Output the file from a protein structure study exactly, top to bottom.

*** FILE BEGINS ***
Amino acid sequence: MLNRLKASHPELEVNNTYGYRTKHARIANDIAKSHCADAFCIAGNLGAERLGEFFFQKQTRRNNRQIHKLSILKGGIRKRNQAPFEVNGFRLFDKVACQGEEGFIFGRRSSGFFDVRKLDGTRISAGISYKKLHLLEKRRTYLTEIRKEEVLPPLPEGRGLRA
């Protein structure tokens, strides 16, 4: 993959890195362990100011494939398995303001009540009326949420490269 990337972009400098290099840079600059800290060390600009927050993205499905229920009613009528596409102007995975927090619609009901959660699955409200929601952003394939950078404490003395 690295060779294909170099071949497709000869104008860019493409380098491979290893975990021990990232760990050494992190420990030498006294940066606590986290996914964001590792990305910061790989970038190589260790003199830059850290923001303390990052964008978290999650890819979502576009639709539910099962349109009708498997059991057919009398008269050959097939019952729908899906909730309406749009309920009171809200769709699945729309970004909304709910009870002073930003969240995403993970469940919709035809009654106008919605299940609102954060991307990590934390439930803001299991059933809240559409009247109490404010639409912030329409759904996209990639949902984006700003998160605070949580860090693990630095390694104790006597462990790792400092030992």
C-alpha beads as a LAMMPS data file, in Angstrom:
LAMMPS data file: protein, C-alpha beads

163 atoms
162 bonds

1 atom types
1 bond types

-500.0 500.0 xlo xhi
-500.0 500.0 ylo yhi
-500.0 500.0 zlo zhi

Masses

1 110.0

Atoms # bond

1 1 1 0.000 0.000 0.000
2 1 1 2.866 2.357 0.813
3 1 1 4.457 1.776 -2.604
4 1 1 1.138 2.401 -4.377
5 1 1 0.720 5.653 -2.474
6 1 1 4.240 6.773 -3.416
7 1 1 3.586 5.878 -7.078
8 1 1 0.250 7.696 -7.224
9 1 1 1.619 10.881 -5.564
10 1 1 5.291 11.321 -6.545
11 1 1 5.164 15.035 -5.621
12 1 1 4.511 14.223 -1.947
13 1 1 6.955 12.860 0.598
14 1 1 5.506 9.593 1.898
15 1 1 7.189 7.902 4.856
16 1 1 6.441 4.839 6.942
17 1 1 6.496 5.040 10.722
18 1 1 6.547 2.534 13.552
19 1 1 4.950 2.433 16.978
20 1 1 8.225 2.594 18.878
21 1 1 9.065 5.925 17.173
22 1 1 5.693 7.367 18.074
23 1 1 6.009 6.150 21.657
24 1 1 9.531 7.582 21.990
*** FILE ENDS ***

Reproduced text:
Amino acid sequence: MLNRLKASHPELEVNNTYGYRTKHARIANDIAKSHCADAFCIAGNLGAERLGEFFFQKQTRRNNRQIHKLSILKGGIRKRNQAPFEVNGFRLFDKVACQGEEGFIFGRRSSGFFDVRKLDGTRISAGISYKKLHLLEKRRTYLTEIRKEEVLPPLPEGRGLRA
């Protein structure tokens, strides 16, 4: 993959890195362990100011494939398995303001009540009326949420490269 990337972009400098290099840079600059800290060390600009927050993205499905229920009613009528596409102007995975927090619609009901959660699955409200929601952003394939950078404490003395 690295060779294909170099071949497709000869104008860019493409380098491979290893975990021990990232760990050494992190420990030498006294940066606590986290996914964001590792990305910061790989970038190589260790003199830059850290923001303390990052964008978290999650890819979502576009639709539910099962349109009708498997059991057919009398008269050959097939019952729908899906909730309406749009309920009171809200769709699945729309970004909304709910009870002073930003969240995403993970469940919709035809009654106008919605299940609102954060991307990590934390439930803001299991059933809240559409009247109490404010639409912030329409759904996209990639949902984006700003998160605070949580860090693990630095390694104790006597462990790792400092030992």
C-alpha beads as a LAMMPS data file, in Angstrom:
LAMMPS data file: protein, C-alpha beads

163 atoms
162 bonds

1 atom types
1 bond types

-500.0 500.0 xlo xhi
-500.0 500.0 ylo yhi
-500.0 500.0 zlo zhi

Masses

1 110.0

Atoms # bond

1 1 1 0.000 0.000 0.000
2 1 1 2.866 2.357 0.813
3 1 1 4.457 1.776 -2.604
4 1 1 1.138 2.401 -4.377
5 1 1 0.720 5.653 -2.474
6 1 1 4.240 6.773 -3.416
7 1 1 3.586 5.878 -7.078
8 1 1 0.250 7.696 -7.224
9 1 1 1.619 10.881 -5.564
10 1 1 5.291 11.321 -6.545
11 1 1 5.164 15.035 -5.621
12 1 1 4.511 14.223 -1.947
13 1 1 6.955 12.860 0.598
14 1 1 5.506 9.593 1.898
15 1 1 7.189 7.902 4.856
16 1 1 6.441 4.839 6.942
17 1 1 6.496 5.040 10.722
18 1 1 6.547 2.534 13.552
19 1 1 4.950 2.433 16.978
20 1 1 8.225 2.594 18.878
21 1 1 9.065 5.925 17.173
22 1 1 5.693 7.367 18.074
23 1 1 6.009 6.150 21.657
24 1 1 9.531 7.582 21.990